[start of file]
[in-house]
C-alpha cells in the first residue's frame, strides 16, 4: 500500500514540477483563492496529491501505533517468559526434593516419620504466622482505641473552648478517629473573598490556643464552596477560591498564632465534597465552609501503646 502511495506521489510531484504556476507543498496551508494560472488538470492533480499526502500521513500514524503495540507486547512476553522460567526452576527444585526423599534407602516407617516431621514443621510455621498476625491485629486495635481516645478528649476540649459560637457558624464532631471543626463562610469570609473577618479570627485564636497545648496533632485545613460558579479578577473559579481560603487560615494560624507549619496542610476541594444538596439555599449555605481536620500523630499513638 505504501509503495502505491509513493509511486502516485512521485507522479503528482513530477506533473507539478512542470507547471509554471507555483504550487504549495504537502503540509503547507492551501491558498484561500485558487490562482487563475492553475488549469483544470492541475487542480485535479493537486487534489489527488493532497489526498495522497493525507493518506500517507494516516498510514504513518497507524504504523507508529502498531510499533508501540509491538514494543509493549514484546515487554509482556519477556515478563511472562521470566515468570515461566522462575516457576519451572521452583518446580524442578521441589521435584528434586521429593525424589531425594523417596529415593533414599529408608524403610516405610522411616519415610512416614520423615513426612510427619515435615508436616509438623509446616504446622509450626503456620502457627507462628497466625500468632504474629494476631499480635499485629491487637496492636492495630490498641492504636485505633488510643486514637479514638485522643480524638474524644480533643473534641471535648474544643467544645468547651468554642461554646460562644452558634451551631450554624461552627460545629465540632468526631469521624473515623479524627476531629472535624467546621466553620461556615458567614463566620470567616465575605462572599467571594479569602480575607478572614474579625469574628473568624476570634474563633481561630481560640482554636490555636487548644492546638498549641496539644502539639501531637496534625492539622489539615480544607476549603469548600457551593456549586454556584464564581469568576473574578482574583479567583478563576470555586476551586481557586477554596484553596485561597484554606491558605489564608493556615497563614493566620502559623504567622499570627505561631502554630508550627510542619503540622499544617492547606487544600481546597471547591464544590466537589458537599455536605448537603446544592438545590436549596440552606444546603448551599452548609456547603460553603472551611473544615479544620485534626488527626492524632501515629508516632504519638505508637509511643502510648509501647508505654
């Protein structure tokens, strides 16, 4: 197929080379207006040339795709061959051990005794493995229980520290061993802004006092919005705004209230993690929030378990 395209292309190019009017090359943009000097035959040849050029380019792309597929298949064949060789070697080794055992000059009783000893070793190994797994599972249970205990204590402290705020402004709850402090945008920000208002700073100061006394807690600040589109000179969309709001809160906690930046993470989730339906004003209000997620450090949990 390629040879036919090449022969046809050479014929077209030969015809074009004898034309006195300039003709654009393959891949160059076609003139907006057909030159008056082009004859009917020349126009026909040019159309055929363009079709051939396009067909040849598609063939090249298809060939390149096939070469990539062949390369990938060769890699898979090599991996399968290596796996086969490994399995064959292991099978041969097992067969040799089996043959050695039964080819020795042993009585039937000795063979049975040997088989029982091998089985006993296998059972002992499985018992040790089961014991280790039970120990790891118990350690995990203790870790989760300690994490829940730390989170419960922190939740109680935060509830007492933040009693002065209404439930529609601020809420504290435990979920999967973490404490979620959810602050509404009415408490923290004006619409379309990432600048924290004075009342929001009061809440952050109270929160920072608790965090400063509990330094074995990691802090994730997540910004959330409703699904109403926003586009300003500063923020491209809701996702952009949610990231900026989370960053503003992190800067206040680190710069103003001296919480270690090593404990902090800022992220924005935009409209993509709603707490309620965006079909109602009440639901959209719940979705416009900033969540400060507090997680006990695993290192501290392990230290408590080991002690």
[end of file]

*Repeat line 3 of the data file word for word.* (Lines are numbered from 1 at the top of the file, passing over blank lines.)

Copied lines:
């Protein structure tokens, strides 16, 4: 197929080379207006040339795709061959051990005794493995229980520290061993802004006092919005705004209230993690929030378990 395209292309190019009017090359943009000097035959040849050029380019792309597929298949064949060789070697080794055992000059009783000893070793190994797994599972249970205990204590402290705020402004709850402090945008920000208002700073100061006394807690600040589109000179969309709001809160906690930046993470989730339906004003209000997620450090949990 390629040879036919090449022969046809050479014929077209030969015809074009004898034309006195300039003709654009393959891949160059076609003139907006057909030159008056082009004859009917020349126009026909040019159309055929363009079709051939396009067909040849598609063939090249298809060939390149096939070469990539062949390369990938060769890699898979090599991996399968290596796996086969490994399995064959292991099978041969097992067969040799089996043959050695039964080819020795042993009585039937000795063979049975040997088989029982091998089985006993296998059972002992499985018992040790089961014991280790039970120990790891118990350690995990203790870790989760300690994490829940730390989170419960922190939740109680935060509830007492933040009693002065209404439930529609601020809420504290435990979920999967973490404490979620959810602050509404009415408490923290004006619409379309990432600048924290004075009342929001009061809440952050109270929160920072608790965090400063509990330094074995990691802090994730997540910004959330409703699904109403926003586009300003500063923020491209809701996702952009949610990231900026989370960053503003992190800067206040680190710069103003001296919480270690090593404990902090800022992220924005935009409209993509709603707490309620965006079909109602009440639901959209719940979705416009900033969540400060507090997680006990695993290192501290392990230290408590080991002690």